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Feds announce $2B for struggling municipalities

Last Updated Jun 1, 2020 at 10:15 am PDT

FILE - Prime Minister Justin Trudeau steps out of Rideau Cottage as he makes his way to a news conference in Ottawa, Friday May 22, 2020. THE CANADIAN PRESS/Adrian Wyld
Summary

Government will fast-track $2.2 billion in the form of an accelerated GST rebate to help cash-strapped cities

'$2.2 billion in annual federal infrastructure funding for communities will be delivered in one payment in June': feds

OTTAWA – Municipalities struggling amid the COVID-19 pandemic are getting a small boost from the federal government, but not as much as they had been asking for.

Prime Minister Justin Trudeau says the government will fast-track $2.2 billion in the form of an accelerated GST rebate to help support communities as the country slowly eases restrictions brought in to help weather the health crisis.

“This means that $2.2 billion in annual federal infrastructure funding for communities will be delivered in one payment in June,” a release explains. “Early delivery of the full funding for 2020-21 will help communities quickly move forward with infrastructure projects that will improve our quality of life and help restart local economies.”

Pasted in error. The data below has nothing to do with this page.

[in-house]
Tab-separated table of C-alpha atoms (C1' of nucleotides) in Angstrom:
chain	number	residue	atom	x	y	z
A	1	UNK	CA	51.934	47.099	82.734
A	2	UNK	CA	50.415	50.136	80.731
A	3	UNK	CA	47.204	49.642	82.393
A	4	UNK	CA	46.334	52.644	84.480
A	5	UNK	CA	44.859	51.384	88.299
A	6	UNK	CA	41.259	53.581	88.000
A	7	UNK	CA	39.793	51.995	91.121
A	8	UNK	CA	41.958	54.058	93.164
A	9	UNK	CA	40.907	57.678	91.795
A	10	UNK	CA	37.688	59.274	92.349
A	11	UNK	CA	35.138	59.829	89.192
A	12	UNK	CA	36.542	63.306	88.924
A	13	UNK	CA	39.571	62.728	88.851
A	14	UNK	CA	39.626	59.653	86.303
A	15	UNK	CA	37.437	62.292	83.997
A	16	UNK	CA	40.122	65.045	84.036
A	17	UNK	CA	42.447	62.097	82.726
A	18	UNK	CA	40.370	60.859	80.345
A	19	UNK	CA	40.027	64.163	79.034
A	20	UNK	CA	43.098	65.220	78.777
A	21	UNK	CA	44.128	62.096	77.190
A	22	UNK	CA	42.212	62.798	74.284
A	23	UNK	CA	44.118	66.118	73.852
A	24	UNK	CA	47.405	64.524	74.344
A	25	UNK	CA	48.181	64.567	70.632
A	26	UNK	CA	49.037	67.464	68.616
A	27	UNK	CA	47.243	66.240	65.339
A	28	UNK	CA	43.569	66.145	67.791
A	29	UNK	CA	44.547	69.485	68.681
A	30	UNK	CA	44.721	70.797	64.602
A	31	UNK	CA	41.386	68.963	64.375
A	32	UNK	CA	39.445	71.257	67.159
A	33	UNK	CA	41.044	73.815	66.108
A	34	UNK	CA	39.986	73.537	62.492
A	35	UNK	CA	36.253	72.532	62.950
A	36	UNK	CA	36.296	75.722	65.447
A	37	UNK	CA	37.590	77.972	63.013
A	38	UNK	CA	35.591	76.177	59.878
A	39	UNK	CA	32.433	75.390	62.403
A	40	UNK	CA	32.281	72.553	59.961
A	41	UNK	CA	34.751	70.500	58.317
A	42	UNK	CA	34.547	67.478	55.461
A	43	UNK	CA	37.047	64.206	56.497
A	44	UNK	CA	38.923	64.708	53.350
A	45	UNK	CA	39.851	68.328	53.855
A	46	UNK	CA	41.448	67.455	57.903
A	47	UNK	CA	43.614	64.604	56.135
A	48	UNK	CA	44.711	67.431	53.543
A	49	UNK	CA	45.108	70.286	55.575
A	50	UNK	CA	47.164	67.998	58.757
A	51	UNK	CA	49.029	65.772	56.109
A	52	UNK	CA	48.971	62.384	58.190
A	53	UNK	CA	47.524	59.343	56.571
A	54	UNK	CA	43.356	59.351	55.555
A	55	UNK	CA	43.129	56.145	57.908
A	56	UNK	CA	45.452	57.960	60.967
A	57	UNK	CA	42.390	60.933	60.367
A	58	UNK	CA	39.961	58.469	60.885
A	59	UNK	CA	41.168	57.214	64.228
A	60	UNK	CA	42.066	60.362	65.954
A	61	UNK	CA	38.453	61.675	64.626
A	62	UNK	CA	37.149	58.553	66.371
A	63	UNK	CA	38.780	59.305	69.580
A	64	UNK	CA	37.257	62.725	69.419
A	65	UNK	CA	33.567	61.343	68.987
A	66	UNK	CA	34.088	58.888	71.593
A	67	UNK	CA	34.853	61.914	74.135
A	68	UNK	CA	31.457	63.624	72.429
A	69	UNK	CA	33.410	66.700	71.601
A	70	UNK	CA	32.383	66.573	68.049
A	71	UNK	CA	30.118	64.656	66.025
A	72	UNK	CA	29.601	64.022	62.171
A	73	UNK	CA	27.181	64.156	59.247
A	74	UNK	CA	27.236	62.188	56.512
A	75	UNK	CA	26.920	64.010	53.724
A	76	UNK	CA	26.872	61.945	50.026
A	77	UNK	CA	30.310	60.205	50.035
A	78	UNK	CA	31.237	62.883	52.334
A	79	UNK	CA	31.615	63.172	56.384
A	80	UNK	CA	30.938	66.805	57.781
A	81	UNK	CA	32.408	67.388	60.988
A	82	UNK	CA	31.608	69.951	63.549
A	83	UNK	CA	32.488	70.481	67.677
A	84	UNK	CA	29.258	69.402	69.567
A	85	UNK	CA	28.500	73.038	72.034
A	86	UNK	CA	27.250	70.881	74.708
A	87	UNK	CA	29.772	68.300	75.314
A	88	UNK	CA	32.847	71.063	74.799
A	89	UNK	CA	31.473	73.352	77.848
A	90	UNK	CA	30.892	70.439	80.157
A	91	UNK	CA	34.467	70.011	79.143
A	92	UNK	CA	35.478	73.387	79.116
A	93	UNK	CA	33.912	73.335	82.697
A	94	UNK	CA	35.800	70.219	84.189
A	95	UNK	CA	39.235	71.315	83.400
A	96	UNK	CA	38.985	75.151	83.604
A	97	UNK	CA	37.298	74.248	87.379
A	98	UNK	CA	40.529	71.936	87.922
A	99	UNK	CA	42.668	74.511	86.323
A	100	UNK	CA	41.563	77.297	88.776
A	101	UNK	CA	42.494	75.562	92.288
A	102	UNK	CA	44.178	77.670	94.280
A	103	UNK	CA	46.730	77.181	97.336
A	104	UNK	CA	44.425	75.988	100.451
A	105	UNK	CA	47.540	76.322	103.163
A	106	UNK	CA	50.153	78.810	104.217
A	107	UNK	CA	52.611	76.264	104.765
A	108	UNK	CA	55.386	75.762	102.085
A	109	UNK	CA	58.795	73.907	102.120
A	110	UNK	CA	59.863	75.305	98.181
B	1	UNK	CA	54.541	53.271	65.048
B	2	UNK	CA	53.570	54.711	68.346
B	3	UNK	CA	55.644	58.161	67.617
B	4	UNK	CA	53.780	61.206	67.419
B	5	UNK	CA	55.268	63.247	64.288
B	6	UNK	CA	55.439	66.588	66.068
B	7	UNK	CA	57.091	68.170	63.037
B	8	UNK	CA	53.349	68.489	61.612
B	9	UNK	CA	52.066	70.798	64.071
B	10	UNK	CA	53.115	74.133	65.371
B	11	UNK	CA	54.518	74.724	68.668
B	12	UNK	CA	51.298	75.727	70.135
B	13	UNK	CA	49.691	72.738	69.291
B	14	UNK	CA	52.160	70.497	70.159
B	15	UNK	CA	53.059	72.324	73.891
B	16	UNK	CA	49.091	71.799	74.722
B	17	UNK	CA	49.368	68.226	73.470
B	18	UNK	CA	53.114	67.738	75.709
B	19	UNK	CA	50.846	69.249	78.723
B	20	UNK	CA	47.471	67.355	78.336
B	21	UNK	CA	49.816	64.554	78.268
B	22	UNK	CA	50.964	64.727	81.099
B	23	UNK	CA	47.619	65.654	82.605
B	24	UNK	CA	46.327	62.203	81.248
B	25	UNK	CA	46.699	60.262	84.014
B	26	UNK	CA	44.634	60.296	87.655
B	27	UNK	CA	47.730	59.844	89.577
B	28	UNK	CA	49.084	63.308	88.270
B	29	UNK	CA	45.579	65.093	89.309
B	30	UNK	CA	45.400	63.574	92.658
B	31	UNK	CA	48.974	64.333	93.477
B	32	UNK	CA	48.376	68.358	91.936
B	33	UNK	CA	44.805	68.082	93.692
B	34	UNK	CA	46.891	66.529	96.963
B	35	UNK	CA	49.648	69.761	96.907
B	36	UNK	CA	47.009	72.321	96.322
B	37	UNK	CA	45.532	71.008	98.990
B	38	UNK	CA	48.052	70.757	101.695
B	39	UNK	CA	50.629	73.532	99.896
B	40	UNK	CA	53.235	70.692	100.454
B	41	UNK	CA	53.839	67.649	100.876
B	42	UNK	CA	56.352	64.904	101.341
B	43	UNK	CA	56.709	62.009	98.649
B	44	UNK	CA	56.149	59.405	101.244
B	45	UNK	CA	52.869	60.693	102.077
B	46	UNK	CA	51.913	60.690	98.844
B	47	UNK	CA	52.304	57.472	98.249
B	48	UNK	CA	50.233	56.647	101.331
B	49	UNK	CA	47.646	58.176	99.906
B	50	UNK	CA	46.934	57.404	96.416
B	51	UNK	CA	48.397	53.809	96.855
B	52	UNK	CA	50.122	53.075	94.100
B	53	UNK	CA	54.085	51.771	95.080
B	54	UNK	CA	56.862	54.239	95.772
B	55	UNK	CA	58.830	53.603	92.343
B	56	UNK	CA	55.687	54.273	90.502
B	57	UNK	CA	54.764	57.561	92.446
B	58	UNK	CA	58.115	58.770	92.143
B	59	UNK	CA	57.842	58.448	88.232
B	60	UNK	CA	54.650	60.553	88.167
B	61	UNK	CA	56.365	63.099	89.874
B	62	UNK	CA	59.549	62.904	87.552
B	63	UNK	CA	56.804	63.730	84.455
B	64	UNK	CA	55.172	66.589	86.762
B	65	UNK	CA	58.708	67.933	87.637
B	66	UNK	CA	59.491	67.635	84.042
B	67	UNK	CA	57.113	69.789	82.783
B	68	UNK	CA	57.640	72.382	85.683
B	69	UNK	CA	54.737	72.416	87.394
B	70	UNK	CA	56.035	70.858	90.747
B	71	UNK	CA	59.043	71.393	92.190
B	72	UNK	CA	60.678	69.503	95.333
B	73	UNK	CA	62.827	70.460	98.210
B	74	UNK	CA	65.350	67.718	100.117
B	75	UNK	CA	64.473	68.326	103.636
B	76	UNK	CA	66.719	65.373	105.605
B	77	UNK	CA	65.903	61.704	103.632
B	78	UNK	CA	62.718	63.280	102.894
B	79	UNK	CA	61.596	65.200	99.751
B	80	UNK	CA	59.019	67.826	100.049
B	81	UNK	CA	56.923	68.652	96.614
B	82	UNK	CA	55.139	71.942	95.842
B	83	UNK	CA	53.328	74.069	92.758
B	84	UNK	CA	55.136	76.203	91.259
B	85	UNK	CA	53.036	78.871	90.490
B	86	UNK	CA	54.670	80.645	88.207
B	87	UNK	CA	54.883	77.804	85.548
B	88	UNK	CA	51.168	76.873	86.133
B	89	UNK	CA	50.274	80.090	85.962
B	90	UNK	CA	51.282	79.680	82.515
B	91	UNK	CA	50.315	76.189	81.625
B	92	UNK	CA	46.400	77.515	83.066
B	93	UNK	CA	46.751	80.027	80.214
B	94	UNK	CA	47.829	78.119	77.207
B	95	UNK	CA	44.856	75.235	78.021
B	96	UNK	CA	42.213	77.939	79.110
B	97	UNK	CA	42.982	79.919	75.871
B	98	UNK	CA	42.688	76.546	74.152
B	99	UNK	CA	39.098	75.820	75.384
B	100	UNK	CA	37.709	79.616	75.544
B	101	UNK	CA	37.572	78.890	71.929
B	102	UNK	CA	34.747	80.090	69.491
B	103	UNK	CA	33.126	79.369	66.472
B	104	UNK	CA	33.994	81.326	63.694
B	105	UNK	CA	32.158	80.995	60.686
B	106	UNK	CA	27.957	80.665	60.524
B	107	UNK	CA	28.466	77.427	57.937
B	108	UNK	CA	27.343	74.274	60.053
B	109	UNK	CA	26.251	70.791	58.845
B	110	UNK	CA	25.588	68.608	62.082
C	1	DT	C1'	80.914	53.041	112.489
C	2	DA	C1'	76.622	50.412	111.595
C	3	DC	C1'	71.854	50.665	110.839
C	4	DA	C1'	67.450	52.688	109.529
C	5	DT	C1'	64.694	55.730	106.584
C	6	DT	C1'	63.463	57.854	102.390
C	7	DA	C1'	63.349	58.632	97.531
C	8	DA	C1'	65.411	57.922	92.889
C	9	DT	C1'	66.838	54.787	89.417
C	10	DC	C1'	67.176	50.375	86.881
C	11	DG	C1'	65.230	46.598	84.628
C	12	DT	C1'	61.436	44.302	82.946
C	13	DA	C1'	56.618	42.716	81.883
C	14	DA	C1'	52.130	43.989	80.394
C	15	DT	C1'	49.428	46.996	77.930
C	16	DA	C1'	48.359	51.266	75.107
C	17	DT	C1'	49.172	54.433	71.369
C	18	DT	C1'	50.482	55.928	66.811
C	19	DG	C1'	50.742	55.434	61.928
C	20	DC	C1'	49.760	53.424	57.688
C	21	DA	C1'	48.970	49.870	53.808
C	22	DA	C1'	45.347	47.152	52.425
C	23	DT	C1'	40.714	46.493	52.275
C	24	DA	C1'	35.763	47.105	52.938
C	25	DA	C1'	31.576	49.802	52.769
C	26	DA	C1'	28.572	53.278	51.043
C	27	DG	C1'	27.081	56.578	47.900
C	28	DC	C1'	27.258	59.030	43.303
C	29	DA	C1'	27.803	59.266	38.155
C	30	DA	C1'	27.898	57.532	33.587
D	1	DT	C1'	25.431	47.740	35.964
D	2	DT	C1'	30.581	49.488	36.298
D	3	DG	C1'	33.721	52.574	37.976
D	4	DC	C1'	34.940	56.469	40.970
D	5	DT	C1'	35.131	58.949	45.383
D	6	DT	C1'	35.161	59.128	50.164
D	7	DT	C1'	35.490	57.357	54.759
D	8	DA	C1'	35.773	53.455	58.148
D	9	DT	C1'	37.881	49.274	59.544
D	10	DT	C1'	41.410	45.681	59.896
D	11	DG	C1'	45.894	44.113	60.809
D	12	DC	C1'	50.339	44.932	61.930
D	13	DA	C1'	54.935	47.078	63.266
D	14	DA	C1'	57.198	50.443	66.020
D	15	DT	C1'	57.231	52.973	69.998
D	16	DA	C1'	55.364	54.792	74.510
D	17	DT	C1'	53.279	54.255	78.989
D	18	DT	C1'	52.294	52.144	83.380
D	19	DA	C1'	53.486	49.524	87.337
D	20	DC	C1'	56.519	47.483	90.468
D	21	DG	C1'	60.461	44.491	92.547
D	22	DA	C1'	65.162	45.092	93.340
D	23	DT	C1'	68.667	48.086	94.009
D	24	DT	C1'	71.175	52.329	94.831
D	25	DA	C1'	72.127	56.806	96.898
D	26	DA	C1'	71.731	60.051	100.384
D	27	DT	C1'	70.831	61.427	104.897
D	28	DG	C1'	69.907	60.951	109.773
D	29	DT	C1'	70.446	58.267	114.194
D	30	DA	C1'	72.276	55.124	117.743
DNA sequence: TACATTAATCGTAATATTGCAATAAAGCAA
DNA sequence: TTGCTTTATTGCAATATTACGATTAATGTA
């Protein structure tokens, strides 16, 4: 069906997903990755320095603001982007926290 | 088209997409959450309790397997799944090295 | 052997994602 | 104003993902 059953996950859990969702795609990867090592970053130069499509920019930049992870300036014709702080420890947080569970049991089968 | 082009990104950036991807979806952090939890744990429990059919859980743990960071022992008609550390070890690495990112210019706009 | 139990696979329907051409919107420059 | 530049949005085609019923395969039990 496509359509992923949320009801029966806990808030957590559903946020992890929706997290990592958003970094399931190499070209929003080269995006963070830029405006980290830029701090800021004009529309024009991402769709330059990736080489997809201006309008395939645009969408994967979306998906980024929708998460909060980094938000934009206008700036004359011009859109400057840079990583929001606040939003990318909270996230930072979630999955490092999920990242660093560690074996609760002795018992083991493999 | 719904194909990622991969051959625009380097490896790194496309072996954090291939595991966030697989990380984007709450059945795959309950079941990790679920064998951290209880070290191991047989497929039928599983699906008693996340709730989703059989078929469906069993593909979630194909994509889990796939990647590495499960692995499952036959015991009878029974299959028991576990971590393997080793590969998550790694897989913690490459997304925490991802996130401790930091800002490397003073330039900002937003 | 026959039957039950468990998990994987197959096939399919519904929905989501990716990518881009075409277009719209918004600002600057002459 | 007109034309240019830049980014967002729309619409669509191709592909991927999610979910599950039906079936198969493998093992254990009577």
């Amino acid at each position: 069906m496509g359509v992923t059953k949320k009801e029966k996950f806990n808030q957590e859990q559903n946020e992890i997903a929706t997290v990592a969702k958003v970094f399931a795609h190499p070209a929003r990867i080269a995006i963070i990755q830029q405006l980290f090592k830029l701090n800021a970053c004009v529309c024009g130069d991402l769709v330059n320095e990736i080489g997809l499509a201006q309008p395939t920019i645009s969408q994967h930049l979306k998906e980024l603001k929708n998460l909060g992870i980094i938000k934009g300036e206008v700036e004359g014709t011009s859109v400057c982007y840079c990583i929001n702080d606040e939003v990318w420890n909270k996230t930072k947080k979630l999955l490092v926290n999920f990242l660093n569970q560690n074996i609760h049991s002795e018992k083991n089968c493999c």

However, the announcement comes after the Federation of Canadian Municipalities appealed for at least $10 billion in emergency funding.

Trudeau says the money can be used for construction projects to meet local infrastructure needs and put people to work.

“This is strong support to keep Canadians safe and our communities strong. And it’s support that will give businesses the confidence to reopen, getting hard working Canadians back on the job,” Trudeau says.

Municipalities have seen steep losses in revenues through the COVID-19 pandemic as fewer people pay for transit or parking, and recreation centres stay closed without programs to fill local coffers.

The City of Vancouver reported last month that more than 13,000 business closures and about 90,000 people losing their jobs in April resulted in losses of about $2 billion. Toronto alone says it’s facing a $1.5-billion shortfall this fiscal year and will need to slash services.